I apologize for leaving some of you hanging on this one--no doubt some of you were on the edge of your computer chairs just waiting with bated breath for the conclusion to our post from a couple of weeks ago--OK, maybe that was just Josh. Since that post, we have received some lively email and comments from people who obviously are taking things here at B & C very personally. I want to preface this post by saying again that we wish no ill will to anyone at FBCH--we truly believe that it is possible to disagree and not be disagreeable. We have been called "traitor", "deceived", "disloyal", and last but not least, "bitter". Nobody who knows us well would agree with any of those descriptors.

That being said, we are going to try and analyze Pastor Schaap's books sparingly--it becomes very tedious and time consuming to delve into these books--we could literally spend months looking at them, and those at FBCH would simply charge that we should write our own books if we do not like the ones they are producing--I partly agree and will not make this type of post the norm. Since we did begin looking at this portion of one of Pastor Schaap's books, I do want to finish it before jumping into some other topic. I believe I left off with the fact that FBCH believes that she is one of the last truly great churches in existence today--Pastor Schaap doesn't want her to go the way that Moody's, Finney's, and Spurgeon's churches have gone! FBCH believes she is "headquarters" or the "mother church" for "true" fundamentalism. The entire premise for this conclusion by those in IFBxdom distills down to one thing--numbers.

Here is another portion from Pastor Schaap's book, "Principles of Church Growth", on page 147 he compares FBCH to the church of Sardis in the book of Revelation--of whom Jesus said, "Thou hast a name that thou livest." He goes on to recount all of the great works that the LORD has done at FBCH over the years:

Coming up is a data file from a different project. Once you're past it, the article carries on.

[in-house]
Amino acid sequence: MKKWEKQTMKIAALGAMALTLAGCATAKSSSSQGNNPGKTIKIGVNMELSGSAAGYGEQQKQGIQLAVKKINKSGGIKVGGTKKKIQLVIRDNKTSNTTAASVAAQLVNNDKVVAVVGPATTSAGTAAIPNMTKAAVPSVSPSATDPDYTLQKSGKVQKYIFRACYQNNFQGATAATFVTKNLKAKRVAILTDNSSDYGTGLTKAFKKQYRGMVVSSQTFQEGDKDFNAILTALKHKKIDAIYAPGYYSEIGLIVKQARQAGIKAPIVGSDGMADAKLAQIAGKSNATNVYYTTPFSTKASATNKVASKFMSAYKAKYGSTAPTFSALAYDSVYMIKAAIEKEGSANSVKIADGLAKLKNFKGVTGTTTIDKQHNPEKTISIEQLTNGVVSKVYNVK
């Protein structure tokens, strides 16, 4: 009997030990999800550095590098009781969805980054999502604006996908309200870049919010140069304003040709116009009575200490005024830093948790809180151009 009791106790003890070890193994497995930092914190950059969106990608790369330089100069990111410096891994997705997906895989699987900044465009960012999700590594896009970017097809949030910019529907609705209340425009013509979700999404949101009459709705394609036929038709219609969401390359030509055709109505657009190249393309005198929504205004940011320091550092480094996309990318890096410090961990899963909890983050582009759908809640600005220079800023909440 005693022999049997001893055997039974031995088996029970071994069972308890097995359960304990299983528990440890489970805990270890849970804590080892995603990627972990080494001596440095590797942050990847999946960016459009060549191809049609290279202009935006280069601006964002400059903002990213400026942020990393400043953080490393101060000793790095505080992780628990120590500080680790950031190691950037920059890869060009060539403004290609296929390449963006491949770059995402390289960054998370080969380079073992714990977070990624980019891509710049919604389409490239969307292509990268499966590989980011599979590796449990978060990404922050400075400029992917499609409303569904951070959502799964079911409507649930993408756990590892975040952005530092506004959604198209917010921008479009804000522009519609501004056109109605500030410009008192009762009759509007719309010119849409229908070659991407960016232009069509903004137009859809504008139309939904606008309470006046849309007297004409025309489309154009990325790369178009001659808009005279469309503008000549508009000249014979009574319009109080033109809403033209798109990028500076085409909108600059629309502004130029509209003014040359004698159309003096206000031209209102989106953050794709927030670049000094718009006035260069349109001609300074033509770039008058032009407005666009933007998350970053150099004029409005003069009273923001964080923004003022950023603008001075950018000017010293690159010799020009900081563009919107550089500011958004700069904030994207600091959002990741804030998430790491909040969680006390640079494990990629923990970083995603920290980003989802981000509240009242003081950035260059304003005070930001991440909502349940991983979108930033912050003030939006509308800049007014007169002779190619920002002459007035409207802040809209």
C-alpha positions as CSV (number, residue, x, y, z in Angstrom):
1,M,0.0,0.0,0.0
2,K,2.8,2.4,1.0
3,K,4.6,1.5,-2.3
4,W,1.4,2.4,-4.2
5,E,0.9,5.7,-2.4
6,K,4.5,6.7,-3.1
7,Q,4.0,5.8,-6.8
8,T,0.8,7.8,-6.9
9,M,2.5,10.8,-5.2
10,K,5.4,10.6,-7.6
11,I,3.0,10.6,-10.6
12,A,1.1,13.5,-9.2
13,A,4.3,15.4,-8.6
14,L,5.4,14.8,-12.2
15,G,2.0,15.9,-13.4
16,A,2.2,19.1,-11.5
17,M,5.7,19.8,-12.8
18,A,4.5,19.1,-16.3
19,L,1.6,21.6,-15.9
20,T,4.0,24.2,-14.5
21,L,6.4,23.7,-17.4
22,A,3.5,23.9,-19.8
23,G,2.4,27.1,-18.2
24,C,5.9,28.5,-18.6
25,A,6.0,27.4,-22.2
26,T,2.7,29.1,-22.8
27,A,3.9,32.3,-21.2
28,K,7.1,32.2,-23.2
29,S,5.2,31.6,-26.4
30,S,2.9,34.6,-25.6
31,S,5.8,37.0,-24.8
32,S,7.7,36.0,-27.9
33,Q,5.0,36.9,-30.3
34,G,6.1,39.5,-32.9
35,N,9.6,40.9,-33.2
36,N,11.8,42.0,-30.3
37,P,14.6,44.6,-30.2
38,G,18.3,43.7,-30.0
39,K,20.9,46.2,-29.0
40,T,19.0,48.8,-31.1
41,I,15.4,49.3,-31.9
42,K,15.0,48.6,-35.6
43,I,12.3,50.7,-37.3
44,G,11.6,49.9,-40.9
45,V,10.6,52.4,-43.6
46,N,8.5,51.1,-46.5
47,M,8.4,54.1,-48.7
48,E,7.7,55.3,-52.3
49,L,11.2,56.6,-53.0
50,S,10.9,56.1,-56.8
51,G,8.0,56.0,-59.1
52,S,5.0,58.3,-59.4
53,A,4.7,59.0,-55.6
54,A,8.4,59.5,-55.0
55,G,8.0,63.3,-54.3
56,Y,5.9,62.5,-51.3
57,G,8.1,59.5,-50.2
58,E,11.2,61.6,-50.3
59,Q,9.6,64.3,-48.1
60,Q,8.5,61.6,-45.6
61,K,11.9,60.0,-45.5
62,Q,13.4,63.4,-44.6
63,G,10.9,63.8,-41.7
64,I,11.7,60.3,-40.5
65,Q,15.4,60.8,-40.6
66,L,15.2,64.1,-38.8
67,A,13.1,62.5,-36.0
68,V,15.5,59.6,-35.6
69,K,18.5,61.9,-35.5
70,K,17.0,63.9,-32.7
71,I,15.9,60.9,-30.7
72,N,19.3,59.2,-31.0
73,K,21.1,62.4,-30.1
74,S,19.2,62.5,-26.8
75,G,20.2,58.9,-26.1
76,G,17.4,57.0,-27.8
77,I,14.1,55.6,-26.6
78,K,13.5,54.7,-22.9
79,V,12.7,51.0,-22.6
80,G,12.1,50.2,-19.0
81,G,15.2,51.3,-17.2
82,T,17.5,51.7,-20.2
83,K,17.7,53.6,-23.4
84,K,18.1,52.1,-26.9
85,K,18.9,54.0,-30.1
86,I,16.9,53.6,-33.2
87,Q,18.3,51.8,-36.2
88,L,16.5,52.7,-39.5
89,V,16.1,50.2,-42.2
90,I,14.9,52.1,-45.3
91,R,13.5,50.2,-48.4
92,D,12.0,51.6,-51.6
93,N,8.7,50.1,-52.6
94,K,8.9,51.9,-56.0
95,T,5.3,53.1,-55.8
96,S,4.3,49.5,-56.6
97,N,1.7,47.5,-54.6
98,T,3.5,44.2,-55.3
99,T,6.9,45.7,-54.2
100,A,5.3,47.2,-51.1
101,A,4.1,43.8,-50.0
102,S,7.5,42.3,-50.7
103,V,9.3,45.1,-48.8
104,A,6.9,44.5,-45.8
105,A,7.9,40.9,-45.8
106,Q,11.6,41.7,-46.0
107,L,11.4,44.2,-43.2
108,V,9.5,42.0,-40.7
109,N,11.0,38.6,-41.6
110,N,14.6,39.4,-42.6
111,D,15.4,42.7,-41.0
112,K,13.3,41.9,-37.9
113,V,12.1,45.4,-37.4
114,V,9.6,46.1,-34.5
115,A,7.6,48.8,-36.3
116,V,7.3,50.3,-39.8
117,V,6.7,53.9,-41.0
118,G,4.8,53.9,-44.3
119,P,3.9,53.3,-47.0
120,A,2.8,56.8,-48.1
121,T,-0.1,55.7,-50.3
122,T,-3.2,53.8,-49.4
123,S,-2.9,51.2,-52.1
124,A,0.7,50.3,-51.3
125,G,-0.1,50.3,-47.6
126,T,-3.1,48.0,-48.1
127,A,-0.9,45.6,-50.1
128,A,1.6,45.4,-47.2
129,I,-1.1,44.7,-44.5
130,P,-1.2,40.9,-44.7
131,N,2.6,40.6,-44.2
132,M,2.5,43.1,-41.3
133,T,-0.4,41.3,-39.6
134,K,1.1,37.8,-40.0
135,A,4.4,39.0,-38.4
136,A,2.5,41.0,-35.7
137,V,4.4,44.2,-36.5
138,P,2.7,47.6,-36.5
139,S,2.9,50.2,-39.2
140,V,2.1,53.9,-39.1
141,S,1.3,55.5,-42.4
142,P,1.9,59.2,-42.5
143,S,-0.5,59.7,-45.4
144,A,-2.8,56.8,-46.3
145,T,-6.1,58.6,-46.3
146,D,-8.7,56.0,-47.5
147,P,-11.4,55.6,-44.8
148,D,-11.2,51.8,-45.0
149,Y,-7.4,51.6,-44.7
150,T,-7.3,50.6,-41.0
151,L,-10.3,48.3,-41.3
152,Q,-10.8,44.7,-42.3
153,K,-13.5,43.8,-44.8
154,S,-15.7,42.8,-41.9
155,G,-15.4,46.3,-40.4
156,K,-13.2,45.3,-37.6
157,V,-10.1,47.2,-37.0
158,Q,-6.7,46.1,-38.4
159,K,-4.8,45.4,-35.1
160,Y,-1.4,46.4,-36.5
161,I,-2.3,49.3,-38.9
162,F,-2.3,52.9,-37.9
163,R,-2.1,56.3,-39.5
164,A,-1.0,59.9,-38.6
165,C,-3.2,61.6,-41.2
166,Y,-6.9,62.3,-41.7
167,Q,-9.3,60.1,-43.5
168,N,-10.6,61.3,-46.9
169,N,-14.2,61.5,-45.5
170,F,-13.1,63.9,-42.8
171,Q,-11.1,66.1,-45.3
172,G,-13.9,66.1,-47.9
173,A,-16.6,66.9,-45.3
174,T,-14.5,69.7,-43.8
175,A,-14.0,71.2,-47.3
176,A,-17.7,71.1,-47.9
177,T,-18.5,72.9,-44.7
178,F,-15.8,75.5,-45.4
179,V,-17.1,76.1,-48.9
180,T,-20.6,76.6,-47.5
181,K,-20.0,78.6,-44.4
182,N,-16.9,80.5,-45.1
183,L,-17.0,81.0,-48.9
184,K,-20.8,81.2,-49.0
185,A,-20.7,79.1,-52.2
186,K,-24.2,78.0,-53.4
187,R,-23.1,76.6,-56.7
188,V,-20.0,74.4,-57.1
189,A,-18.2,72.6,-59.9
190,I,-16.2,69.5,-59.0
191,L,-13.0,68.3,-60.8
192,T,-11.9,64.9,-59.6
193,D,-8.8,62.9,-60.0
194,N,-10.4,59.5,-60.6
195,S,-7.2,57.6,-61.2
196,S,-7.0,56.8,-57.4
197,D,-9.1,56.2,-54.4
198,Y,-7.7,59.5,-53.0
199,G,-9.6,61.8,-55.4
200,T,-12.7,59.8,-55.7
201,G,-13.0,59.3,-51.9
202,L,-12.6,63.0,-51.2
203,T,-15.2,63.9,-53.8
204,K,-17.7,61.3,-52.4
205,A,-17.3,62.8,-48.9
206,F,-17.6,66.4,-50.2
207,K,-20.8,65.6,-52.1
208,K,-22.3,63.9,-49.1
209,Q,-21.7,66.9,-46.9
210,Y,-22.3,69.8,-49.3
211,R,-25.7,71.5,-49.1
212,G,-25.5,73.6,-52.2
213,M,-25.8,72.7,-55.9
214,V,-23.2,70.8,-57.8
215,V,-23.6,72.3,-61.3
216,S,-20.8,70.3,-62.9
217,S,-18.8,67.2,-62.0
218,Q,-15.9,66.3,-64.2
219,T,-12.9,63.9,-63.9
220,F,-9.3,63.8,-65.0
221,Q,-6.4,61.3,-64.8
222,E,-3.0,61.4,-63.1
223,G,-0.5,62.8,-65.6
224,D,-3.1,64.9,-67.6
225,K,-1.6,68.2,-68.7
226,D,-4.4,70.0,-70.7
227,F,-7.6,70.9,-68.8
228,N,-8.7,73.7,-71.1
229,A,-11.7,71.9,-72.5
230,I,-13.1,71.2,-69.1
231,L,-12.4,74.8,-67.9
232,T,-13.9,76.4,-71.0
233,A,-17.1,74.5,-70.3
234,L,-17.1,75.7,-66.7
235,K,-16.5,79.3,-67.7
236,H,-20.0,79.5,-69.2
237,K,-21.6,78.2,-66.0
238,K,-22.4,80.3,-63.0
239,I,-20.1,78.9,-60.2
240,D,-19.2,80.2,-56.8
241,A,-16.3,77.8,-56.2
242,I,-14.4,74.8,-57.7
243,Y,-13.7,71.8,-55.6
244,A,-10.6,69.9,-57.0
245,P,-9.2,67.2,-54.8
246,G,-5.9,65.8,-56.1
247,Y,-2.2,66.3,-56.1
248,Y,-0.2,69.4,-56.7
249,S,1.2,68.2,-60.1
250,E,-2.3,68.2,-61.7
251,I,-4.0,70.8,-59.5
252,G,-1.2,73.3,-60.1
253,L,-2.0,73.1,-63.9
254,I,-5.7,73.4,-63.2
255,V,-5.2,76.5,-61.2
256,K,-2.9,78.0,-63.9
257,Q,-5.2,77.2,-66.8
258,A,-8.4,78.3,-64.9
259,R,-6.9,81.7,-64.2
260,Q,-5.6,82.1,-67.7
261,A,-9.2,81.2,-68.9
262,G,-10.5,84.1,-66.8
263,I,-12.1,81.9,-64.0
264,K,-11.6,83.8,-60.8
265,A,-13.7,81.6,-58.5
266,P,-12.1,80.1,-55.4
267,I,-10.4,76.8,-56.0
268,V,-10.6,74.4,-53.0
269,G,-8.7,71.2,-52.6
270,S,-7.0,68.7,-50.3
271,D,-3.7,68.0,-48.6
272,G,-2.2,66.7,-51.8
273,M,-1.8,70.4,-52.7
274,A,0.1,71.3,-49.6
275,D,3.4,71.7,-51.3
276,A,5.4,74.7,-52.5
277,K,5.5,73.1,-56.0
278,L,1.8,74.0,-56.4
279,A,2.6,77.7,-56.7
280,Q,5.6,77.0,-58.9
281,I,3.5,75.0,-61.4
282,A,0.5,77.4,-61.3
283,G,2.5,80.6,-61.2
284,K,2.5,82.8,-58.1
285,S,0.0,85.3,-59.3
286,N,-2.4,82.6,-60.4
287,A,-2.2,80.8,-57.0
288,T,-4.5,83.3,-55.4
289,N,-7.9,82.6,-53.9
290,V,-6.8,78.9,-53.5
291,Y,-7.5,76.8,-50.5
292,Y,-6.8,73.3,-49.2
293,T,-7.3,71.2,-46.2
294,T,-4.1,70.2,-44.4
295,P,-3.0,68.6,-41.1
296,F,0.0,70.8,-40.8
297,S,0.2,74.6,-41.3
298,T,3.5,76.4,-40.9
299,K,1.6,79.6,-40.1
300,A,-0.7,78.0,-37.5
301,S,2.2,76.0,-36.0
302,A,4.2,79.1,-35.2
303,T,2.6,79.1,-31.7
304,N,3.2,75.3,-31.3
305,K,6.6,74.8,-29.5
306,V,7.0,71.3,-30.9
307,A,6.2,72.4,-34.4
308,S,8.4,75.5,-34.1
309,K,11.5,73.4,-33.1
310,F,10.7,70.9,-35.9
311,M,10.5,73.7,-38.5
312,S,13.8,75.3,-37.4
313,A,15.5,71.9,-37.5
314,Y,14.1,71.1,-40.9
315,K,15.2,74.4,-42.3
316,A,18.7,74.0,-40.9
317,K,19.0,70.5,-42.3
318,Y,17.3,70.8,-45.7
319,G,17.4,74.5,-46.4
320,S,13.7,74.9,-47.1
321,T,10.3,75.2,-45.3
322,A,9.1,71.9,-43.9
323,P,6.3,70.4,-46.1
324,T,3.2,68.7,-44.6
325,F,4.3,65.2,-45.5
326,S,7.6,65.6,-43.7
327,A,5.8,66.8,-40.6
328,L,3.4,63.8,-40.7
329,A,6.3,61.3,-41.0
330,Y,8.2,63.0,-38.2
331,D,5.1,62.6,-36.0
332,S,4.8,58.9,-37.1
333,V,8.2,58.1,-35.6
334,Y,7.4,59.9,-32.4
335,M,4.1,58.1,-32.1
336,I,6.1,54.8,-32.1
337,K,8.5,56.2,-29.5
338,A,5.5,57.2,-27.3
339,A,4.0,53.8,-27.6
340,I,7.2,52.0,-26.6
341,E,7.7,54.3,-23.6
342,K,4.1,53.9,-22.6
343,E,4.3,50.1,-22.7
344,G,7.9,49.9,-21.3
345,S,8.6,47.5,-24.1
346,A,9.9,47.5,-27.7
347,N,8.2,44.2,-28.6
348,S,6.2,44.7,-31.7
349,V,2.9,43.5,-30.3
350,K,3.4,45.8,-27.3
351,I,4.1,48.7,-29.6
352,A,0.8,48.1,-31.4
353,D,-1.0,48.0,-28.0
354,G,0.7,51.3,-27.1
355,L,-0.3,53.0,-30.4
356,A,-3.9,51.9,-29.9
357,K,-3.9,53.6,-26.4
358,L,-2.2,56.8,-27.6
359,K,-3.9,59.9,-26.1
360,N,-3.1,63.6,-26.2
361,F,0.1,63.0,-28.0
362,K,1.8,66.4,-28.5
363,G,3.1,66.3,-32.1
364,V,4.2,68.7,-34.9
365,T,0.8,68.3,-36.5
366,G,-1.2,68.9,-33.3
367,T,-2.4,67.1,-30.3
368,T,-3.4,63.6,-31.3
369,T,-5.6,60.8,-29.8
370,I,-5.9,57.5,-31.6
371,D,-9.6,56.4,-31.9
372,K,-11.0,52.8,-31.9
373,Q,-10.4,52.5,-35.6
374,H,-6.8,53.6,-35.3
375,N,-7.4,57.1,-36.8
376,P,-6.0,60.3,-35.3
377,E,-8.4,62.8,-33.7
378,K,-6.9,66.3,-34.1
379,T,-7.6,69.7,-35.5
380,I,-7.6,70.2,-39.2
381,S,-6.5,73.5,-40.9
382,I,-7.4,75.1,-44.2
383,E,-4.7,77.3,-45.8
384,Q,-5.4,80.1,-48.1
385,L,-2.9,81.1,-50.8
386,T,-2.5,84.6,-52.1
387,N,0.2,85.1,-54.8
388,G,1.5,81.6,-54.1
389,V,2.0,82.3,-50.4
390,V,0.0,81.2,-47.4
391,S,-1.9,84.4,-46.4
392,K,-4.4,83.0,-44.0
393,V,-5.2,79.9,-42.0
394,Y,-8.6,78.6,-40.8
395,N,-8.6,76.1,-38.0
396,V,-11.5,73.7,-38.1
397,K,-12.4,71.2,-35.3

"First Baptist Church of Hammond has enjoyed a tremendous name through the years. What a name with 41 Pastors' Schools! What a name hosting our 31st Youth Conference! What a name in 1972 being called the "World's Largest Sunday School" and holding that title for many decades! What a reputation when Brother Hyles was pastor for 41 years and 5 months!"
On page 148 he continues with:
"The influence First Baptist Church has, the missionaries and preacher boys we have, the college and the Christian schools we have, the preaching the First Baptist Church congregation heard under Brother Hyles' ministry--all these show that we were spoiled rotten and spoon-fed by a master pulpiteer."
On page 149 he continues with:
"Wow! Hasn't First Baptist Church enjoyed a good life? How many times has the altar been jam packed! For over 44 years, there has not been a Sunday in First Baptist Church when someone has not been baptized in our baptistery. In 2002, twenty thousand folks walked an aisle at First Baptist Church trusting Christ as Saviour. That number doesn't include the 8,000 to 10,000 saved on special days like our Teenage Soul-Winning marathon. It doesn't include the 29,000 people our teenagers won to Christ on the streets in 2002 or all of the souls won by college kids while visiting on their bus routes on Saturdays. That number doesn't include the folks won to Christ by the Phoster Club or the Fishermen's Club or the Gospel League Home ministry and the homeless ministry and the nursing home ministry and the truck stop ministry and the sailor ministry. That number does not include the 48,000 who professed faith in Christ on one day in multiple services.

First Baptist Church has a great past. We have a past that Charles Spurgeon's Tabernacle once had. We have a past that the First Church of Oberlin, Ohio, had under Charles G. Finney. We have a past that Moody Memorial Church had when D.L. Moody graced her pulpit. Yet, if I know history, I believe First Baptist Church of Hammond has had a greater past than all three of these churches together. Charles Spurgeon baptized 700 in a great year. First Baptist has had days when we baptized 5,300 in one day. What a phenomenal past!"
Pastor Schaap goes on to tell a story about a group that he took to Oberlin College in Ohio and also the First Church of Oberlin where Charles G. Finney once pastored. Pastor Schaap and his group stumbled upon a man who told them that the church used to be packed full with 1,600 in attendance! Pastor Schaap proceeded to ask the IFBx million dollar question--how many you running now--the man answered that on a good day they would have 70! He went on to say that the group of men with him was saddened to hear this and they knelt around a pulpit and put their hands on Charles Finney's Bible and asked God to use them in a mighty way. They asked God to "do it again" and raise up some powerful preachers from among their group.